I have been inside thousands of houses and apartments in inner-city Chicago and suburbs, and based on what I have seen, I am not deeply concerned about any shortage of food and raiment for these people, who live in an incredibly wasteful manner and leave behind vast amounts of useful and valuable stuff when they move out or are thrown out. There are of course some genuine hardship cases that need our assistance, but many of the "poor" are not really all that poor.
Another thing we do not need in the inner city is the well-meaning suburban motorists and tourists who hand out cash to the winos who beg for money at the major intersections. The winos take the money they collect directly to the nearest liquor store, and then loiter and hang out in residential areas, drinking, partying, yelling and cursing loudly, smashing beer bottles, relieving themselves in public, obstructing traffic and breaking into garages. They camp out on the front steps of residents' homes and businesses, and refuse to move when asked. Their activities are extremely destructive to the inner city, but they are funded by pious religious people who think they are somehow doing the Lord a service.
I believe that those who give money to the winos and junkies may be under the curse of Habakkuk 2:15, "Woe unto him that giveth his neighbour drink, that puttest thy bottle to him, and makest him drunken also" and that they will have to answer to the Lord for it some day. The winos and junkies refuse to work for a living, and we have already seen from the Word of God that we have no responsibility to provide for those who refuse to work.
I would invite all Christians who give money to the winos and junkies to stop and ask, "Have we as Christians taken care of all the deserving widows and orphans, poverty-stricken Christian workers, victims of persecution and of natural disasters?" before giving any money to the winos which will certainly use it to buy liquor and to destroy the struggling inner-city neighborhoods where the winos hang out.
I don't believe we are helping to turn the winos to Christ by giving them the money they need to pay for their addiction to substances that destroy their minds and souls. If the truth should be made known, we would know that most winos and beggars have nothing but contempt for Christianity and the weak-minded Christians who give them money.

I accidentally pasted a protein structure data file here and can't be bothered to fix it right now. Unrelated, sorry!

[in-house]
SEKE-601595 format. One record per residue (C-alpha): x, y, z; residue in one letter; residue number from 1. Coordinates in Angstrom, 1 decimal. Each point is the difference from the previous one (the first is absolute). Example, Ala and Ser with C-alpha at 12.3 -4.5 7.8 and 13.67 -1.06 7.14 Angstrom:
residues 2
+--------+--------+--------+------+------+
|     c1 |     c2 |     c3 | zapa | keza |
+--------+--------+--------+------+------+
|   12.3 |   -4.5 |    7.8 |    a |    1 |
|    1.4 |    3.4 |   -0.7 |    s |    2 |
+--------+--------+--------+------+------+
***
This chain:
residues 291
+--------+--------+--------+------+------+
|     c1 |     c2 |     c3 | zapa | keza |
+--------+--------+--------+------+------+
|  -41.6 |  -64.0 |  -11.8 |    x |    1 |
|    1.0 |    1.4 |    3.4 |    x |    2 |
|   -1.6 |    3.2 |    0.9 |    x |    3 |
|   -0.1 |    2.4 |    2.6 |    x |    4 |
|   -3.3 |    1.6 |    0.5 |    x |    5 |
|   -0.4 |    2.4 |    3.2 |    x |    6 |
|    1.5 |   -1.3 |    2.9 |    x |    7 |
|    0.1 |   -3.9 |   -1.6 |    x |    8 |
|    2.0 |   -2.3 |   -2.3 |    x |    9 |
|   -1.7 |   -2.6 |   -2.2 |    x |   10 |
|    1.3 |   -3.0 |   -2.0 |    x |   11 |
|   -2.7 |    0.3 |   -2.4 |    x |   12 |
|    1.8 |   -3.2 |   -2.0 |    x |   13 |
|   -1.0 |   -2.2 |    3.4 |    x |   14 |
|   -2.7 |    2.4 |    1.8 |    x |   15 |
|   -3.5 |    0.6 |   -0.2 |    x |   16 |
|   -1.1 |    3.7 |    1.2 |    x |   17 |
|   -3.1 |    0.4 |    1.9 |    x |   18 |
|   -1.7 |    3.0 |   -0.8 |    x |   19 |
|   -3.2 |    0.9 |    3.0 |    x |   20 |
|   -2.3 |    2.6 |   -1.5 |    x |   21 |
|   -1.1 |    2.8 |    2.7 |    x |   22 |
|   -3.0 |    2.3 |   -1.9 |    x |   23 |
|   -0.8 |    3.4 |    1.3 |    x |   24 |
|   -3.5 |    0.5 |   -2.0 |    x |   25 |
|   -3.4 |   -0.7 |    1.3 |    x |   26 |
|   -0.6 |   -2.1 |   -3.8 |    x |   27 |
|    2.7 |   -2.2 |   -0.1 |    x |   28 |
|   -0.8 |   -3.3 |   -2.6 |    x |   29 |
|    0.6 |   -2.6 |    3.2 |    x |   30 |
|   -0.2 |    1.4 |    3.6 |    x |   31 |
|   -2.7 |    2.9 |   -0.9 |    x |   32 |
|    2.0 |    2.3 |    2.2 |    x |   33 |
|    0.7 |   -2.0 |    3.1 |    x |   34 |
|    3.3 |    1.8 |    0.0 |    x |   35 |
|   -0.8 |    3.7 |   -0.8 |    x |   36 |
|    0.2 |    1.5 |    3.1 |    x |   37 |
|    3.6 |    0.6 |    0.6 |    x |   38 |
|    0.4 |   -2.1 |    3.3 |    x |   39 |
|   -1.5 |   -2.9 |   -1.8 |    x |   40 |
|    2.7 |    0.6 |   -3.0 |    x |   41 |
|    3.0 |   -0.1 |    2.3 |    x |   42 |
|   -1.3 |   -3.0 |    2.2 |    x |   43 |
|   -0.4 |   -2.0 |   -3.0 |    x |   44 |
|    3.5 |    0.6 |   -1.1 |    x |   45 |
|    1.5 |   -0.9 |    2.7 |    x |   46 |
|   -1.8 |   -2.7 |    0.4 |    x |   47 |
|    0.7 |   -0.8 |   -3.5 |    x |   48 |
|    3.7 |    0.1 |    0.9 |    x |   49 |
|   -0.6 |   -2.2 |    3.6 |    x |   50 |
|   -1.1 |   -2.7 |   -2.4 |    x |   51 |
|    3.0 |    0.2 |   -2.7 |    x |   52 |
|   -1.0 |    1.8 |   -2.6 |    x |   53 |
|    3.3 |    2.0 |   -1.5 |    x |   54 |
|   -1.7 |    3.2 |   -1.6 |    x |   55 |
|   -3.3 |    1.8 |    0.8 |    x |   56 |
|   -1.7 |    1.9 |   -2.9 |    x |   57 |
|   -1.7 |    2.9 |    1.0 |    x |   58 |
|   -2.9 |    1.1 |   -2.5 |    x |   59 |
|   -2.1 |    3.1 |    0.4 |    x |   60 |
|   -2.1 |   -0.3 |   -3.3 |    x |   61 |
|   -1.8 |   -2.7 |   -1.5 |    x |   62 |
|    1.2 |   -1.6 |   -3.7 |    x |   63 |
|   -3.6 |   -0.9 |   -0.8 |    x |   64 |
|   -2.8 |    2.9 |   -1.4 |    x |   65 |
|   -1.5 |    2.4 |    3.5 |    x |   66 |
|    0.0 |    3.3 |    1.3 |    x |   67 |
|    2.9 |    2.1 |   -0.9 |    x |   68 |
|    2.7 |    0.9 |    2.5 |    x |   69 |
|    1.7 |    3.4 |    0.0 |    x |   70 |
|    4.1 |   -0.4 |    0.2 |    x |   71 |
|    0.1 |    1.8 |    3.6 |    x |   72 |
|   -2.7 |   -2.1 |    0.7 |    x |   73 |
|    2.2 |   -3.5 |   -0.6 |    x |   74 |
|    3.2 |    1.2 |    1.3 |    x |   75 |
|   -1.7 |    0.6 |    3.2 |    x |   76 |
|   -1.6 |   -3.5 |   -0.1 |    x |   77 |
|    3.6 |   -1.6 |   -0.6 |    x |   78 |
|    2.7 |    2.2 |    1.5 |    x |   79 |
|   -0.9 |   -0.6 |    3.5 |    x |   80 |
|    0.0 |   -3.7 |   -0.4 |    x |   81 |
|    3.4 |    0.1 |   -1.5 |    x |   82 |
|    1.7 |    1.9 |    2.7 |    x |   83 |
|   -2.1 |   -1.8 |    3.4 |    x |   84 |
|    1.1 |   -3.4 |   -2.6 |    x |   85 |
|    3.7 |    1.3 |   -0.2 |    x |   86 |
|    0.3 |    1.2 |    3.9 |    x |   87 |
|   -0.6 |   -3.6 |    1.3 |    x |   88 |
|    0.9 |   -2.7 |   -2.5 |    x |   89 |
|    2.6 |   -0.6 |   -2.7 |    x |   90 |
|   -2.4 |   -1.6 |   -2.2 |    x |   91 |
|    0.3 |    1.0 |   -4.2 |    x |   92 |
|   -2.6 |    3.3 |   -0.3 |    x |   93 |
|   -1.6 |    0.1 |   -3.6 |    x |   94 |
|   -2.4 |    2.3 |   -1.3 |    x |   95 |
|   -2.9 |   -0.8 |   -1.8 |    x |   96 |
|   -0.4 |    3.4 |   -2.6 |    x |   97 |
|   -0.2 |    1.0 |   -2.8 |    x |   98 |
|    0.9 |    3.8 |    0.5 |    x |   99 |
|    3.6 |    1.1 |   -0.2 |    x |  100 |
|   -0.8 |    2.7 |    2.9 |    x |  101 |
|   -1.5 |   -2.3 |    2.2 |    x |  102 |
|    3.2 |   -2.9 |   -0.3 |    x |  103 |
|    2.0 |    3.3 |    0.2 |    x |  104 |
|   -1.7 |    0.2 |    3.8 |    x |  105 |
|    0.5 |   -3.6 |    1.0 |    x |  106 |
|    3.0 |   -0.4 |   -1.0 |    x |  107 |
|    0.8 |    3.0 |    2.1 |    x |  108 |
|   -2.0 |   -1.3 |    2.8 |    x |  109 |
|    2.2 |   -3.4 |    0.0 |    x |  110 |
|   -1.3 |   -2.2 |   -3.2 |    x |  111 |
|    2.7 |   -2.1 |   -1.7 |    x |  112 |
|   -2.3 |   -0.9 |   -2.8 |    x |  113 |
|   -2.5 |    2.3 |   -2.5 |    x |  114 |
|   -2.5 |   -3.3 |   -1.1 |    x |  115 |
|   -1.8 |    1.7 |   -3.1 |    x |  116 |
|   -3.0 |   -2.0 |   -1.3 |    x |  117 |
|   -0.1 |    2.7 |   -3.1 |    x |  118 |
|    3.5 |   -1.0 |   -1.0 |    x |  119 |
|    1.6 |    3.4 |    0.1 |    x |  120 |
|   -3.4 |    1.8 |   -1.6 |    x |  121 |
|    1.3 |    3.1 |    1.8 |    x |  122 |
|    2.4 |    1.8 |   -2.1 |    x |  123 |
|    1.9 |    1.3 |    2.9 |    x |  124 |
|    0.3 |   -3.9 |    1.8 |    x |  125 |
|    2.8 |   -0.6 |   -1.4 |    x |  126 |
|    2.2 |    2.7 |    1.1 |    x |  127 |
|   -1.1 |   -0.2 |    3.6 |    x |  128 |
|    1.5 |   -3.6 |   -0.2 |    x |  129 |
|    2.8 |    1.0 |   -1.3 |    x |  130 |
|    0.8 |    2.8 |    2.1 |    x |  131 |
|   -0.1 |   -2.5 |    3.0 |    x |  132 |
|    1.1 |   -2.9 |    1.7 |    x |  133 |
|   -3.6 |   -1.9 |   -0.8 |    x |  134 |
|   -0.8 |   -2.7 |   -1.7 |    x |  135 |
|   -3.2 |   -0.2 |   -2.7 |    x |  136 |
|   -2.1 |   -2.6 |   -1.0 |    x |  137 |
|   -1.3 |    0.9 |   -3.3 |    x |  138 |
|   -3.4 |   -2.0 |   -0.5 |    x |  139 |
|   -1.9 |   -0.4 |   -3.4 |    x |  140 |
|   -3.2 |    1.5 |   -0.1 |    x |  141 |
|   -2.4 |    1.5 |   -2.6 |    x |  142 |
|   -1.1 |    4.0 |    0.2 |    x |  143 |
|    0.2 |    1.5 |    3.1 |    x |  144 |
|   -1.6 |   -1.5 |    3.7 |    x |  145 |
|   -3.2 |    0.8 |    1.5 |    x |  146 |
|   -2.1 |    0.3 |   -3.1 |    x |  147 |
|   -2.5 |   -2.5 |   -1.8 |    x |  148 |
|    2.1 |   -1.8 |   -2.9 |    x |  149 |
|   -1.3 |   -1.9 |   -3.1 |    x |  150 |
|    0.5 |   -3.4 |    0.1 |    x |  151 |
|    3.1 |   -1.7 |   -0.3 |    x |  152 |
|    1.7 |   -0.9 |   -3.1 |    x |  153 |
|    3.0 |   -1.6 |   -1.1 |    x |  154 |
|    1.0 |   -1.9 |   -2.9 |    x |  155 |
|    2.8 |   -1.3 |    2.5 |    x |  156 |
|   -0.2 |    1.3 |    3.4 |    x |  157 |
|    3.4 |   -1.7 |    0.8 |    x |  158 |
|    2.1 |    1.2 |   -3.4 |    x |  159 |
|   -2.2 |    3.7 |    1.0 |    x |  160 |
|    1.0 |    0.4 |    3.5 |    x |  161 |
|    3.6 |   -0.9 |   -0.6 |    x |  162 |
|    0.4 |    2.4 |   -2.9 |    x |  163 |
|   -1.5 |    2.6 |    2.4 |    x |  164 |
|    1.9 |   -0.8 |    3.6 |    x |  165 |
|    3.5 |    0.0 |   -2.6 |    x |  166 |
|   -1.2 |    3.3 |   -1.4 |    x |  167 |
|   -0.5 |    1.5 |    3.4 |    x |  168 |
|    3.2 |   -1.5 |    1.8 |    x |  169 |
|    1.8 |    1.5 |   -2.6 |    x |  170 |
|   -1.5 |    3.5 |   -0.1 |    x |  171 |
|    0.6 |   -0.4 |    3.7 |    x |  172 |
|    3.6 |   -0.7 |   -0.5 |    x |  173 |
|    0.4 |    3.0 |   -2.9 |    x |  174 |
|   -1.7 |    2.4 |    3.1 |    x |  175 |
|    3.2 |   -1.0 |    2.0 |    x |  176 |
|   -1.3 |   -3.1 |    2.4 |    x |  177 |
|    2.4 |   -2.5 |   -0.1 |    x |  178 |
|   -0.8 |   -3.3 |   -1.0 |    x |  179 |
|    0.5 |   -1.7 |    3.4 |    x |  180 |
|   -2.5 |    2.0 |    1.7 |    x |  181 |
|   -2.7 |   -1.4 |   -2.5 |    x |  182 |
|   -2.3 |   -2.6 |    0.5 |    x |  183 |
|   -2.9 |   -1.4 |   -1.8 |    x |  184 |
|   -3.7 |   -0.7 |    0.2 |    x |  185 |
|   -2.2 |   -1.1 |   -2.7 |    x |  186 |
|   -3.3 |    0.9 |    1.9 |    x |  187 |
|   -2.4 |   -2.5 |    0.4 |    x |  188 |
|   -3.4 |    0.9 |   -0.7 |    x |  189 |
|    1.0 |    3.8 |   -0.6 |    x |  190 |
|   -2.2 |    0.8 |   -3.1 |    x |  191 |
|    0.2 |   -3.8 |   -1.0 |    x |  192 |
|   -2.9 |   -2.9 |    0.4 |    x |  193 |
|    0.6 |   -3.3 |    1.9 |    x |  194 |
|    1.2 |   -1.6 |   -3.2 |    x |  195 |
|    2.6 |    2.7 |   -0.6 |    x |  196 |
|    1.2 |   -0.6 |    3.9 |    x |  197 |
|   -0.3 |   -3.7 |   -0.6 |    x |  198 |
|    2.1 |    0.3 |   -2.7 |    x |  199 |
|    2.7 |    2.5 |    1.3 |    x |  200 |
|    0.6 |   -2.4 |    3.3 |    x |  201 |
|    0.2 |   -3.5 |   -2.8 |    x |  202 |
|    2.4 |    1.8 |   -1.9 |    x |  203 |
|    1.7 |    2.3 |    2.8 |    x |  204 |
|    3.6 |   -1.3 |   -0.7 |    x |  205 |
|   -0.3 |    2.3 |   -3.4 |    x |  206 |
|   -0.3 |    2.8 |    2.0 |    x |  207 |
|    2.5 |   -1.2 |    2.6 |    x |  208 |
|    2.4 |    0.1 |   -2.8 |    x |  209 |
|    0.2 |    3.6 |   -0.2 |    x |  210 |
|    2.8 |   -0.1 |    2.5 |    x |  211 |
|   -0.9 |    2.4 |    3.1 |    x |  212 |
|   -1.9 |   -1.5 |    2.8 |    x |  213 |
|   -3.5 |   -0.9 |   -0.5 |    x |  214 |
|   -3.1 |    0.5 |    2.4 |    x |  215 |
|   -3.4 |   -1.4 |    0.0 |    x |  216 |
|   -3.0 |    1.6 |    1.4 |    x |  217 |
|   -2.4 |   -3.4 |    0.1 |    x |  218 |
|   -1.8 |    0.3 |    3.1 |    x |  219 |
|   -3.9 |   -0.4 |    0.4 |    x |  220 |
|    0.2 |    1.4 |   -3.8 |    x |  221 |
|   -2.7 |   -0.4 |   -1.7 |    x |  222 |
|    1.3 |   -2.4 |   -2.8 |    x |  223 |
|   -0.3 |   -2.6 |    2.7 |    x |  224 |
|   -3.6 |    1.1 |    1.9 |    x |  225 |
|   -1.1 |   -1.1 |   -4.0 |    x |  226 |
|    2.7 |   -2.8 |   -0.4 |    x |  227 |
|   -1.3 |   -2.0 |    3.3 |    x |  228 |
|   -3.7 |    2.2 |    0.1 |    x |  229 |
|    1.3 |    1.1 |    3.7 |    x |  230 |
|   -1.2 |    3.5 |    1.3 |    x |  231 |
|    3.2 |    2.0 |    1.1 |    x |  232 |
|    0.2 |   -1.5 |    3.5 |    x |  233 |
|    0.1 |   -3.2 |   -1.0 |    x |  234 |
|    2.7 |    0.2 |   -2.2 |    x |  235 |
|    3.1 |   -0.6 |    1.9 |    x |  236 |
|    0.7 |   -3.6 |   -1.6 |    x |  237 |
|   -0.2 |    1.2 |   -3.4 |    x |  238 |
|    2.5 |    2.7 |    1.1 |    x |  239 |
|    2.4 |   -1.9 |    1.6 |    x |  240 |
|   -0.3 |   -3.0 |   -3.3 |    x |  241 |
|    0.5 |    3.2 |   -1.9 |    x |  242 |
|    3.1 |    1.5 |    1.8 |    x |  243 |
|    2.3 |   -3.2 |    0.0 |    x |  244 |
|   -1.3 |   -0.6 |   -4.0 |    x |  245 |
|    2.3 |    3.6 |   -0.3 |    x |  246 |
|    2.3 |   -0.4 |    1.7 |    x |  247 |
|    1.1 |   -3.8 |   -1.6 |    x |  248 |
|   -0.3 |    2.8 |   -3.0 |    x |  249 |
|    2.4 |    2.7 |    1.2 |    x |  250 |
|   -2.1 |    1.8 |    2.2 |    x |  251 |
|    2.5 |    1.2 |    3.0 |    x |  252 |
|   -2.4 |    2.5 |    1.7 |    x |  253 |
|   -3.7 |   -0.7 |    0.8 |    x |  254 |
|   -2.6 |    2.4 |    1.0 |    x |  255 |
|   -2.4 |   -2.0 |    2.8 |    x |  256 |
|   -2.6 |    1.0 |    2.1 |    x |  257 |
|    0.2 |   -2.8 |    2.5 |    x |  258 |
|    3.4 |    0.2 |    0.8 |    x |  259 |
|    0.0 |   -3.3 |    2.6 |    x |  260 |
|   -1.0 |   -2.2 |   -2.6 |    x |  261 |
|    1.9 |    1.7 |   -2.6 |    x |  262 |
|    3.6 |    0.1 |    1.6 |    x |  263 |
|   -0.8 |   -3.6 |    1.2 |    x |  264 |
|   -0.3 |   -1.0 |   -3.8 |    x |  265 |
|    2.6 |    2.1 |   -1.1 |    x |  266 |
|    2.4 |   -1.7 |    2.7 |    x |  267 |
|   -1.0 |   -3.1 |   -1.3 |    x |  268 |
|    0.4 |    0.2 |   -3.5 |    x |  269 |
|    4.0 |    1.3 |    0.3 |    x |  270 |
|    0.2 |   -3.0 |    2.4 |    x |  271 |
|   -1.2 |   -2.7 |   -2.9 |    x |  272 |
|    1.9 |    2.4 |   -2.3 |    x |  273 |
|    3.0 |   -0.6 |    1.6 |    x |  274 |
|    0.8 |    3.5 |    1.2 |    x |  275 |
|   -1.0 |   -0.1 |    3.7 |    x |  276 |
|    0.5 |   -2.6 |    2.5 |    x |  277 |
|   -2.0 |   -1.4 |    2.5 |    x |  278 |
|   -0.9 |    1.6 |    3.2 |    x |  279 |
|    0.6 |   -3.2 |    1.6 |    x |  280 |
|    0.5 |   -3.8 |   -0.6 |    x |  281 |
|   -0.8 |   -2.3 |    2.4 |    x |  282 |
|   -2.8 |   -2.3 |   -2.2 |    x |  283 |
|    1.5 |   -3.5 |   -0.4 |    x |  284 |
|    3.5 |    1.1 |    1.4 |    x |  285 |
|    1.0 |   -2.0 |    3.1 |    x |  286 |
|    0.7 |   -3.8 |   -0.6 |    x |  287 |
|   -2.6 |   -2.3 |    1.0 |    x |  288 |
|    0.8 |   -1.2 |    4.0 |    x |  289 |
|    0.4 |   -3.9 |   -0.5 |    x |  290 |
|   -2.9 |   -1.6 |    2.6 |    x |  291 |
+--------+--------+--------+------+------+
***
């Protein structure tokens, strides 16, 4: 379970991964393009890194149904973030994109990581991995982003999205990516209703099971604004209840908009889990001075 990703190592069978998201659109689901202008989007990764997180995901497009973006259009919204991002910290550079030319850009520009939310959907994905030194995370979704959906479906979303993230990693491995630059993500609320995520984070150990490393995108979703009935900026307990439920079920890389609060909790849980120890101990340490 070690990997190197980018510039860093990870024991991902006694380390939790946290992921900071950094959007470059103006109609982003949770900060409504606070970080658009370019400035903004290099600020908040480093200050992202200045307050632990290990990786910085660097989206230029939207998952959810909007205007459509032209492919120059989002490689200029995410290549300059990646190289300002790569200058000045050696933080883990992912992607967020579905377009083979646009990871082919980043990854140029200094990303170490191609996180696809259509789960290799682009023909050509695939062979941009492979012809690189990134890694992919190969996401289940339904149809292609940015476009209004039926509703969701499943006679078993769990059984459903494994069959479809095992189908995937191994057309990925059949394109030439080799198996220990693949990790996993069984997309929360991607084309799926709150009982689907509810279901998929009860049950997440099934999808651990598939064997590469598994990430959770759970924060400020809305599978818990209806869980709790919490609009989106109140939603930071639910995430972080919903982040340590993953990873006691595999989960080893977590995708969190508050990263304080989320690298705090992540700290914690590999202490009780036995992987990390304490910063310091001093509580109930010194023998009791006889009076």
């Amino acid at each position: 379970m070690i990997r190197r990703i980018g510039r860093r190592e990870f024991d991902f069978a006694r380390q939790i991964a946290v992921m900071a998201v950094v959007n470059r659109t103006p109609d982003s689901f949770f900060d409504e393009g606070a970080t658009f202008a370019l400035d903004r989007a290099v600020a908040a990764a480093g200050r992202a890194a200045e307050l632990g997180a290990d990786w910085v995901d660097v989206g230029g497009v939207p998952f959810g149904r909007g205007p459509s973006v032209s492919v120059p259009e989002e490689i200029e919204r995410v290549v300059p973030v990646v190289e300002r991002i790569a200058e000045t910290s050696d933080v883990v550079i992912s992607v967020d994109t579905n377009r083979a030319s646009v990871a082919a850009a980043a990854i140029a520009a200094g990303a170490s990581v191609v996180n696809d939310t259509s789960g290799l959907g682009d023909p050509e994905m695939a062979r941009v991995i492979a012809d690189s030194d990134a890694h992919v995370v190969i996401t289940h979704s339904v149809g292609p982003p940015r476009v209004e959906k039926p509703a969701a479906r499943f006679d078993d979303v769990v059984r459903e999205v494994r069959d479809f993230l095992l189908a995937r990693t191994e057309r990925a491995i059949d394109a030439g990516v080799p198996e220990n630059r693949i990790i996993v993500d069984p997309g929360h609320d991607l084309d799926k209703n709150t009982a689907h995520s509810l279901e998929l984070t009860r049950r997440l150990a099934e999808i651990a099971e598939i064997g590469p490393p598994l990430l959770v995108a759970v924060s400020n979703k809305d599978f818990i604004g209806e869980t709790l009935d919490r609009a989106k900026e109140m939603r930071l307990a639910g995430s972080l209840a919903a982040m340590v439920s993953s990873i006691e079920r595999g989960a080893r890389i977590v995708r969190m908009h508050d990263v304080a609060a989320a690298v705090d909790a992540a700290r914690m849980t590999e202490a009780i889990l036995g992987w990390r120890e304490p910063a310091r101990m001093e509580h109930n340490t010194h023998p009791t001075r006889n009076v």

I remember sitting on a park bench in St. Augustine, Florida watching a procession of priests at an ordination service at the historic Roman Catholic church. A man and a woman, who were plotting how to get a handout of cash from the priests, plopped down on the bench beside me. I heard the man say, "They have to give us the money - that's what those [expletive deleted] are for."
I hope those Roman Catholic priests were smarter than some evangelical Christians who think they are helping deserving people and somehow advancing the cause of Christ by giving money to people who absolutely will not be spiritually helped in any way by our misguided charity.
The best poverty-fighting program in America is available to all able-bodied poor people, and it is called "hard work." Let us be charitable to those who cannot work or who have suffered disaster through no fault of their own, but let us not give hand-outs to those who choose not to work. Their laziness is nothing other than a form of ungodliness and disorderliness (2 Thessalonians 3) which should not be subsidized or encouraged in any way by Christians.
I hope I have not come across in this article as having a harsh or uncaring attitude toward the poor. I once was poor myself. I worked my way out of poverty through hard physical labor, working 57 hours a week over a period of years, in a factory that was very cold in winter and very hot in summer. I have had many advantages in life that others have not had, and I realize that not everyone can work their way out of poverty as easily as I did, especially in Third World countries.
Since the Bible clearly teaches and commands generosity to the poor, I will continue to try to help the poor with my donations to recognized charitable organizations. But I will not knowingly give to able-bodied lazy people who refuse to work, or to depraved persons who spend whatever is given them at the nearest emporium of sin.